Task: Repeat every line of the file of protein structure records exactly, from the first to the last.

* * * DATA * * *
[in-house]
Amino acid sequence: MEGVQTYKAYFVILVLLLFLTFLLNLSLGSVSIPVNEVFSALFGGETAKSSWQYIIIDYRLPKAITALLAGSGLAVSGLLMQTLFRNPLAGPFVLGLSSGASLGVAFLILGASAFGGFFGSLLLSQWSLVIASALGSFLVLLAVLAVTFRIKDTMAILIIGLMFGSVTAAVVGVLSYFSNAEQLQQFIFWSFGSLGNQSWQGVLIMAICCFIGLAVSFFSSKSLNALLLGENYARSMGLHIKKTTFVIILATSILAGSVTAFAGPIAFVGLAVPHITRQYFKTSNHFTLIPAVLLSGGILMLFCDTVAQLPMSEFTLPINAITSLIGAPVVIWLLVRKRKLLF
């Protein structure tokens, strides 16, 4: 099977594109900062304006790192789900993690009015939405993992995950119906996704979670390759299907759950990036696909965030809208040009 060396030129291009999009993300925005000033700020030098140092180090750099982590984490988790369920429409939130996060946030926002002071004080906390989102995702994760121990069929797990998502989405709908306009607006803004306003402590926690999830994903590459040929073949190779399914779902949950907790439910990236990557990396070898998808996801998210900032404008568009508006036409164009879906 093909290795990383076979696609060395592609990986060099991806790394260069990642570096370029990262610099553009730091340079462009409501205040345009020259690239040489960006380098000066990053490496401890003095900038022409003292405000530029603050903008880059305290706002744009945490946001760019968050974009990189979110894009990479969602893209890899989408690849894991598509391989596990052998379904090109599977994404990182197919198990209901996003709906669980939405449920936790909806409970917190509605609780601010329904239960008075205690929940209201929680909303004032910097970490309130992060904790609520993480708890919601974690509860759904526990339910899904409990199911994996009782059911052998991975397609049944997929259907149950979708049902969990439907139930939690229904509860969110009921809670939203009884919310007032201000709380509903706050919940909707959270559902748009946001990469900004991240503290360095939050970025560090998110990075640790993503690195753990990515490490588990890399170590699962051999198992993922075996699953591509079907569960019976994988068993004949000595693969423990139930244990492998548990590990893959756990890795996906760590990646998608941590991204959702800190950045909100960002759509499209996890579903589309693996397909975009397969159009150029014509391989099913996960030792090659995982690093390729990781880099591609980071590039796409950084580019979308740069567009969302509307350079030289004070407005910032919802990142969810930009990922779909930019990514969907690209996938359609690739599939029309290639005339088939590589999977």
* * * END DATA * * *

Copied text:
[in-house]
Amino acid sequence: MEGVQTYKAYFVILVLLLFLTFLLNLSLGSVSIPVNEVFSALFGGETAKSSWQYIIIDYRLPKAITALLAGSGLAVSGLLMQTLFRNPLAGPFVLGLSSGASLGVAFLILGASAFGGFFGSLLLSQWSLVIASALGSFLVLLAVLAVTFRIKDTMAILIIGLMFGSVTAAVVGVLSYFSNAEQLQQFIFWSFGSLGNQSWQGVLIMAICCFIGLAVSFFSSKSLNALLLGENYARSMGLHIKKTTFVIILATSILAGSVTAFAGPIAFVGLAVPHITRQYFKTSNHFTLIPAVLLSGGILMLFCDTVAQLPMSEFTLPINAITSLIGAPVVIWLLVRKRKLLF
């Protein structure tokens, strides 16, 4: 099977594109900062304006790192789900993690009015939405993992995950119906996704979670390759299907759950990036696909965030809208040009 060396030129291009999009993300925005000033700020030098140092180090750099982590984490988790369920429409939130996060946030926002002071004080906390989102995702994760121990069929797990998502989405709908306009607006803004306003402590926690999830994903590459040929073949190779399914779902949950907790439910990236990557990396070898998808996801998210900032404008568009508006036409164009879906 093909290795990383076979696609060395592609990986060099991806790394260069990642570096370029990262610099553009730091340079462009409501205040345009020259690239040489960006380098000066990053490496401890003095900038022409003292405000530029603050903008880059305290706002744009945490946001760019968050974009990189979110894009990479969602893209890899989408690849894991598509391989596990052998379904090109599977994404990182197919198990209901996003709906669980939405449920936790909806409970917190509605609780601010329904239960008075205690929940209201929680909303004032910097970490309130992060904790609520993480708890919601974690509860759904526990339910899904409990199911994996009782059911052998991975397609049944997929259907149950979708049902969990439907139930939690229904509860969110009921809670939203009884919310007032201000709380509903706050919940909707959270559902748009946001990469900004991240503290360095939050970025560090998110990075640790993503690195753990990515490490588990890399170590699962051999198992993922075996699953591509079907569960019976994988068993004949000595693969423990139930244990492998548990590990893959756990890795996906760590990646998608941590991204959702800190950045909100960002759509499209996890579903589309693996397909975009397969159009150029014509391989099913996960030792090659995982690093390729990781880099591609980071590039796409950084580019979308740069567009969302509307350079030289004070407005910032919802990142969810930009990922779909930019990514969907690209996938359609690739599939029309290639005339088939590589999977």